Let’s start here: The Pixies sound happy. Head Carrier is decidedly upbeat, with rousing choruses, bright harmonies, and a touch of earnest longing. Credit newly minted full-timer Paz Lenchantin: “She’s awesome,” enthuses guitarist Joey Santiago in the album’s press materials. “Now, everything is just so light, we’ve got lightness.” She signed on in 2014, and seems to have been instrumental in helping the band emerge from what they call the “transitional” state that birthed Indie Cindy, their much-maligned comeback record. And while Head Carrier is a stronger, more focused album than its predecessor, it lacks the freaky zeal of bizarre tracks like “Bagboy” and “Indie Cindy,” songs that, while imperfect, at least felt connected to the off-kilter spirit of the band’s best work. Pixies were never really a dark band, but they most certainly weren’t a “light” one. Lightness is an odd look on them.
There’s urgency in the opening moments, with the title track’s driving drumbeats underscoring an undulating wash of guitar, but it eases into the familiar and low-stakes once Black Francis’ vocals kick in. Francis’ lyrics are gripping; both “Head Carrier” and “Plaster Of Paris” circle around Saint Denis, a martyred bishop from the third century rumored to have picked up his decapitated head and walked for six miles, preaching repentance the whole way. Material this disturbing, hilarious, and romantic is Francis’ bread and butter, but his languid delivery doesn’t do justice to the imagery. What used to be one of the most distinctive voices in music has since devolved into something that’s, well, lacking in personality.
Songs like “Bel Esprit” and “Plaster Of Paris” are so by-the-numbers that it’s easy to imagine either of them as a lesser track on a late-’90s Now! compilation. “Talent,” on the other hand, has an appealingly jaunty bite to it, but the lame lyrics (“I met this real cool dude today / looking like Jack Palance”) unfold with a sense of escalation that feels rote and predictable.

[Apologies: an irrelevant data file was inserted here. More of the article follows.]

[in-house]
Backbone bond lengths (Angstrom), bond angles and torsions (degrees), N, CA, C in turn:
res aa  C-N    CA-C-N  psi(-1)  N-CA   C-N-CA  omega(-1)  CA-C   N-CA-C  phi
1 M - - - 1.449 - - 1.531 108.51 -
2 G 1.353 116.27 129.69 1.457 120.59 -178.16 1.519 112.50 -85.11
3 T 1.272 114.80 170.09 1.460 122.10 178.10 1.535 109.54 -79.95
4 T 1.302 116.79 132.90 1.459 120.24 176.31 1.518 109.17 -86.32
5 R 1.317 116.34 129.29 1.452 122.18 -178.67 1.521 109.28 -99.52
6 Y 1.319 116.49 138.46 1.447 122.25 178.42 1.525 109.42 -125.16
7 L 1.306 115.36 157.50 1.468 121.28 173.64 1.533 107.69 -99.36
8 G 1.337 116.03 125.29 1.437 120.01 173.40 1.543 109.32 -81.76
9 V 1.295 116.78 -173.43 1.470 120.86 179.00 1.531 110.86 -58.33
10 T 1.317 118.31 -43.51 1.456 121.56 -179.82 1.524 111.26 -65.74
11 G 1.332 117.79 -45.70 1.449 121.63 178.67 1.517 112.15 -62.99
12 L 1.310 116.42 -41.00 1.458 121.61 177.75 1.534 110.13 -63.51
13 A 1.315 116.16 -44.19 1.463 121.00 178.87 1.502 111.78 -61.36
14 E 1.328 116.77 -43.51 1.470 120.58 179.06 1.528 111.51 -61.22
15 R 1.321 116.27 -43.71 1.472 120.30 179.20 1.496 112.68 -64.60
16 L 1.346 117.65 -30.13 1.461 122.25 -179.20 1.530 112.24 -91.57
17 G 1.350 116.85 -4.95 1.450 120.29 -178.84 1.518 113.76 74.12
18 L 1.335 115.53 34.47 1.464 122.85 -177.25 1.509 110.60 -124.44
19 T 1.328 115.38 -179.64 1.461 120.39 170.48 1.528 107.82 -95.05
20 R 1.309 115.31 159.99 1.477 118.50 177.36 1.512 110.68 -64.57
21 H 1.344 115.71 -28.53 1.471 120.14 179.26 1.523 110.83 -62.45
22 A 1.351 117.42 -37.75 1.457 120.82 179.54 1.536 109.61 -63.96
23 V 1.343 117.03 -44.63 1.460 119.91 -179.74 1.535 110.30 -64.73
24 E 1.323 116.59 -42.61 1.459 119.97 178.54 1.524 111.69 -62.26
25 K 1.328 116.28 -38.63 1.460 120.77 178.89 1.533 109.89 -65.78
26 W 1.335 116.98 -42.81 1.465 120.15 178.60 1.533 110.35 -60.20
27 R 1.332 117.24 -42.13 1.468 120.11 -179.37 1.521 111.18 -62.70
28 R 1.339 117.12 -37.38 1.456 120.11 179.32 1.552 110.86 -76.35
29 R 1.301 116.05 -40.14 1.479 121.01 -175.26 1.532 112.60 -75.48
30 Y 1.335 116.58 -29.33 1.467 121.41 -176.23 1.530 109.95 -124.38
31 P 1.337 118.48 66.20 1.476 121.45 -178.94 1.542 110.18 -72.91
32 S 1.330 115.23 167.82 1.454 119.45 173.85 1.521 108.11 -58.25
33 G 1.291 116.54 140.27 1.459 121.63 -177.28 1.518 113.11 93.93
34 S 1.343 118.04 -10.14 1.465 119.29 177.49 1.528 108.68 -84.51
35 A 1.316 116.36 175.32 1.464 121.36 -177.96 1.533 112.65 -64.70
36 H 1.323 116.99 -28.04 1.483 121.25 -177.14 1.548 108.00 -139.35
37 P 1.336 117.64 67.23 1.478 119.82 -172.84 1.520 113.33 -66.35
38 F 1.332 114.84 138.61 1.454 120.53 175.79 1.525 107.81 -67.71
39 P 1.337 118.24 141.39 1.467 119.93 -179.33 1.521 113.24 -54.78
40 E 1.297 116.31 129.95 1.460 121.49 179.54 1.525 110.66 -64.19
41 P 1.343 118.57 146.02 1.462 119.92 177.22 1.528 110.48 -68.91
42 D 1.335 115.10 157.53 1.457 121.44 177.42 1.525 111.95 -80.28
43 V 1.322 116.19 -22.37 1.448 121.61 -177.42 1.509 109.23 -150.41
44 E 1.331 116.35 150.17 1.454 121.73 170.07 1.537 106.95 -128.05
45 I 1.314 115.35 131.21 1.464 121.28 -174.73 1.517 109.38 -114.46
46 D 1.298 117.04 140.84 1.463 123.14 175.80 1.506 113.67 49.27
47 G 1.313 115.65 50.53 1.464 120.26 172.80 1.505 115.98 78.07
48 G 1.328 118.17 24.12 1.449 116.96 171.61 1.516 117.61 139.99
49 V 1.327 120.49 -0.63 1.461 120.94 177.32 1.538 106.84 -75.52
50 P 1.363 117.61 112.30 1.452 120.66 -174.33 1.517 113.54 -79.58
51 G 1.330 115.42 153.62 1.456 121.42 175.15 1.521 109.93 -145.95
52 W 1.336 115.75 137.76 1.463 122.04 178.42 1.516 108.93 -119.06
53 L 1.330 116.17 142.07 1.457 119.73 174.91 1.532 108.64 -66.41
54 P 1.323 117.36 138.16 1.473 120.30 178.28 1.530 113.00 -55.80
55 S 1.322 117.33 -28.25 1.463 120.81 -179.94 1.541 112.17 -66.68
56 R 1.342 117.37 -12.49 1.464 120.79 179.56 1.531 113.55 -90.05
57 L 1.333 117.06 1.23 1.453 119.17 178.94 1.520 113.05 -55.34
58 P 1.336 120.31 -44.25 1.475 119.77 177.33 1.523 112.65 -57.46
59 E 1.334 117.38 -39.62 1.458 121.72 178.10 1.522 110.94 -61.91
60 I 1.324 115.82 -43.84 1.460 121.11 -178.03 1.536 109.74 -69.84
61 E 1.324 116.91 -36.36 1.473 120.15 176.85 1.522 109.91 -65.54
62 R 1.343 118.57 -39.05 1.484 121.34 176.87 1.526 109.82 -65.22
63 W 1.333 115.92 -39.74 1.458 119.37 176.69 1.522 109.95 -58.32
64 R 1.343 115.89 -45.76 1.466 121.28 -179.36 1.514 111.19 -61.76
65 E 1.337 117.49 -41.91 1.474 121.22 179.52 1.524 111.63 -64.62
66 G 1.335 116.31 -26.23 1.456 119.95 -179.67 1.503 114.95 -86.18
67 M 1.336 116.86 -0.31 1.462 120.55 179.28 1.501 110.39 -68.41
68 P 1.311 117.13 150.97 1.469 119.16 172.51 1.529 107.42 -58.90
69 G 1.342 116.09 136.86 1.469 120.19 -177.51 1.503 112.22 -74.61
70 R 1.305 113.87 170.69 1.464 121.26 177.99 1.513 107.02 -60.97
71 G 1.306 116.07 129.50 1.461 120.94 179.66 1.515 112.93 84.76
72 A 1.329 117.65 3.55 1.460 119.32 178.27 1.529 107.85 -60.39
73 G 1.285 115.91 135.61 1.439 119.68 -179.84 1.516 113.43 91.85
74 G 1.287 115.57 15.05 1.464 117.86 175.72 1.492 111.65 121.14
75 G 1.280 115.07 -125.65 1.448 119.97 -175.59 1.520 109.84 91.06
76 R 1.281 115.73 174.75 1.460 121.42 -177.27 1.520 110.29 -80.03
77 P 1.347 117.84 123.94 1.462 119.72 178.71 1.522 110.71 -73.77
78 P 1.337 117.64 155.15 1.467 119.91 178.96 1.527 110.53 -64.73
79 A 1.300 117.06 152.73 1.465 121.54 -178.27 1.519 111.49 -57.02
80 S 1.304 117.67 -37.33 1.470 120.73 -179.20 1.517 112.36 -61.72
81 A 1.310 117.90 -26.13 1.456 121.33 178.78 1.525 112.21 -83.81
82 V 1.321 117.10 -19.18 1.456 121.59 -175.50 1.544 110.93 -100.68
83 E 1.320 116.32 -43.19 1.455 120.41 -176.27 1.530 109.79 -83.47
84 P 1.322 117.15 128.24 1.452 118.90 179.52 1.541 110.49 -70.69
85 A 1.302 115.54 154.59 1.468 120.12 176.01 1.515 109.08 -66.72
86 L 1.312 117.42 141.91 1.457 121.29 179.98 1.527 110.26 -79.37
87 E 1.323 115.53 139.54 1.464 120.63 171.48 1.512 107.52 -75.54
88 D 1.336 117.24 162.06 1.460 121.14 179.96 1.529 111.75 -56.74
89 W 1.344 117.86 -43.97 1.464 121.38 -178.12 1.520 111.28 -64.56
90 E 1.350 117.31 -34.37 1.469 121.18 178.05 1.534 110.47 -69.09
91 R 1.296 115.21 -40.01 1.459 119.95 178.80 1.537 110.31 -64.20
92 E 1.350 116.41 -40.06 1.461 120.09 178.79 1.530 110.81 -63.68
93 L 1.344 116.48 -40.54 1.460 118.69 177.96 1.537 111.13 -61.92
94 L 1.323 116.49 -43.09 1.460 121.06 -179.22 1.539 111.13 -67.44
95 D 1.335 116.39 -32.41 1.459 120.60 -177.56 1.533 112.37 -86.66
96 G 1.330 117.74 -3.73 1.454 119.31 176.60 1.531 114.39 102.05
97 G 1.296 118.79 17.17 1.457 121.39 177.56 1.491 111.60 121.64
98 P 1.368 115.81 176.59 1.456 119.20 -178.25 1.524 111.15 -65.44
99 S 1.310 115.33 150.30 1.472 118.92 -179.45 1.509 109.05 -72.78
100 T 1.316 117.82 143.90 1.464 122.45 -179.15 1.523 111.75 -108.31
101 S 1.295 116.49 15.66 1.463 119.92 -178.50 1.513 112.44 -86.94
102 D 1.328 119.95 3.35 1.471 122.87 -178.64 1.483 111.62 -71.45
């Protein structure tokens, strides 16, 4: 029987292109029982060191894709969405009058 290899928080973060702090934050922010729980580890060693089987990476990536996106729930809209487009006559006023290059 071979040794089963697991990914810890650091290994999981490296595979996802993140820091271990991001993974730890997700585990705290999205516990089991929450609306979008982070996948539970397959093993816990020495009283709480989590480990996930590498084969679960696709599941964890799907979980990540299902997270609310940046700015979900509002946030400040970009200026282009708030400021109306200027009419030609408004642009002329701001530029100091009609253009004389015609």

Francis used to catapult into screams, to twist his vocal cords into the freaky yips, yelps, and peculiarities that came to define so many of the Pixies’ signatures. It’s rare, but there are some traces of it on Head Carrier. “Baal’s Back” is a suitably nasty ode to the Mesopotamian deity who wreaked havoc throughout the Old Testament. There’s little variation to Francis’ performance here, but it’s undeniably supercharged and one of the record’s most exciting songs (that its subject and lyrics evoke a certain “creature in the sky” doesn’t hurt, either). Another highlight is “Um Chagga Lagga,” a rowdy, Ram Jam-meets-The Damned stomper that’s as paranoid as it is uninhibited. As the chorus escalates and veers into off-road thickets, it’s a riot to hear Francis and Lenchantin devolve into slobbery gibberish—it’s bound to become a staple of their live shows. What a bummer it is, then, that Francis’ vocals serve mostly as an empty vessel. One can only imagine how the undeniably catchy choruses of “Classic Masher” and “Tenement Song” would sound with a bit more fire.
Some bands create masterpieces; others feel like a masterpiece themselves. In the 23 years between Trompe Le Monde and Indie Cindy, the Pixies morphed in our minds into one of the latter. We envisioned them not as the creators of timeless art, but as harbingers of it. Indie Cindy most assuredly didn’t deserve the vitriol with which it was met; in retrospect, that response feels reactionary, a struggle to come to grips with the truth that even the Pixies are capable of subpar tunes. Head Carrier won’t anger hardcore fans—it’s too breezy for that—but it’s also not likely to excite them. It feels more like the document of a band that’s rediscovered and redefined itself, because even when the songs don’t resonate they still exude a confidence and purposefulness. Unlike Indie Cindy, Head Carrier knows exactly what it is. Whether that’s something we’ll remember is another discussion entirely.